Illumination design usually requires the shaping of a specific irradiance distribution from a given light source. For point-like sources or collimated laser beams various methods exist to construct the shape of the refractive and/or reflective surfaces within the optical system. However, for extended sources, an additional feedback or optimization loop is usually required and limitations are not clear. We propose an analysis and design method that includes the source extension from the very beginning. The method is based on phase space mapping of the source radiance distribution onto the target irradiance distribution. We illustrate the method with several examples.
In the last few years the requirement of more special and complex optical system increases as the demand in industries for higher eﬃciency increases. To satisfy the demand more complex optical elements substitute continuously standard components. Therefore it is of high interest to develop new methods in evaluating optical systems. In classical illumination design a huge number of rays has to be traced to get enough information to evaluate the performance of the system. An other method is to investigate the transport of etendue in the phase space picture where we have direct access to the radiance, irradiance and radiant intensity without extensive ray tracing. The phase space analyzer oﬀers a diﬀerent way to illustrate directly the phase space diagram of an arbitrary light distribution restricted to two dimensions. This method is much faster than traditional ray tracing. Most often used illumination components like integrator rods and optical arrays can be understood in the phase space approach.
In the last years the requirement of special illumination optics increased in the course of developing specific optical systems for wide range of applications in industries and science. Standard components become continuously substituted by more complex freeform surfaces with higher efficiency. Therefore, other methods in evaluating optical systems are of special interest. In illumination design the classic way to check the performance of a system is to trace a huge number of rays through the system and analyze the radiance and irradiance distribution on the target surface. Another access to the most important illumination quantities like radiance is to look at the transformation of etendue in phase space. This offers a new perspective for the optical designer onto illumination systems. Another interesting aspect is the analysis of aberrations also for freeform elements where standard aberration theory for rotational symmetric systems fail.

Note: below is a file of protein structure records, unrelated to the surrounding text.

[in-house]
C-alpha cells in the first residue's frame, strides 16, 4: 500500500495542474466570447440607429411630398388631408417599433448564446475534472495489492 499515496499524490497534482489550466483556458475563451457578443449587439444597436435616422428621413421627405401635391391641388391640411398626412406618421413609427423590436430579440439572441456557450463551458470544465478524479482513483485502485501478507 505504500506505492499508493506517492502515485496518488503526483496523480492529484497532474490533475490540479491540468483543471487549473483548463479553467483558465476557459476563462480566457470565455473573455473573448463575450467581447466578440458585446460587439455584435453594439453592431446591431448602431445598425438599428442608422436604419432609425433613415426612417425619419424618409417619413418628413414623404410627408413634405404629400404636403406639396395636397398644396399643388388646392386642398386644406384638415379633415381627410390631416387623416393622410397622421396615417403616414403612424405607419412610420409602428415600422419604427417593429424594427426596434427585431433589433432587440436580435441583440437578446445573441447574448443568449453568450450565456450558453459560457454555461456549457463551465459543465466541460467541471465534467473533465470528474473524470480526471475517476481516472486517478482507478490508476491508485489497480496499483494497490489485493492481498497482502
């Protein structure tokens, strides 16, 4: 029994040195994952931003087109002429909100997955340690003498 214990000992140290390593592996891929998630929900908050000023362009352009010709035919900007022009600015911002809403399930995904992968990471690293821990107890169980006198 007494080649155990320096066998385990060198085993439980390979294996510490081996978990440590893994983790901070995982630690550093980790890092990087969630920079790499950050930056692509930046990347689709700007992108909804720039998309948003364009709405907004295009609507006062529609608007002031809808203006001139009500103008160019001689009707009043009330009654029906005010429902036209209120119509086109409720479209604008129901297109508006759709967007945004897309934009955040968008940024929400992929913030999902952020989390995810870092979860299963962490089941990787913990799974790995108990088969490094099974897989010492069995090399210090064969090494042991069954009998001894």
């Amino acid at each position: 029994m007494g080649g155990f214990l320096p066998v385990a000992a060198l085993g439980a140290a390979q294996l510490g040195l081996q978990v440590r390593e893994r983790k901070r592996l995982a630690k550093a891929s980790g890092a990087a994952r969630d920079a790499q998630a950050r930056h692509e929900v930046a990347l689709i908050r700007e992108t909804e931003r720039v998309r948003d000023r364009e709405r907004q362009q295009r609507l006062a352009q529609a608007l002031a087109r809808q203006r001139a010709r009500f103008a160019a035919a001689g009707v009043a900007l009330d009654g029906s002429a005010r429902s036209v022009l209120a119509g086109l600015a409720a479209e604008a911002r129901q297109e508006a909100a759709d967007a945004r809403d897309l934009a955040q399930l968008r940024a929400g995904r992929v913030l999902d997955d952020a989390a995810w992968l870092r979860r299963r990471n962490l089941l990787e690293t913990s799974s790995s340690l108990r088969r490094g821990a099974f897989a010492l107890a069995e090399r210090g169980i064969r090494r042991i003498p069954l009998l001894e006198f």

For imaging design aberration theory provides solid ground for the layout and development of optical systems. Together
with general design rules it will guide the optical engineer towards a valid starting point for his system. Illumination
design is quite different: Often first system layouts are based on experience, rather than on a systematic approach. In
addition radiometric nomenclature and definitions can be quite confusing, due to the variety of radiant performance
definitions. Also at a later stage in the design, the performance evaluation usually requires extensive statistical raytracing,
in order to confirm the specified energetic quantities. In general it would therefore be helpful for illumination
designers, especially beginners, to have an engineering tool, which allows a fast, systematic and illustrative access to
illumination design problems. We show that phase space methods can provide such a tool and moreover allow a
consistent approach to radiometry. Simple illustrative methods can be used to layout and understand even complex
illumination components like integrator rods and optical arrays.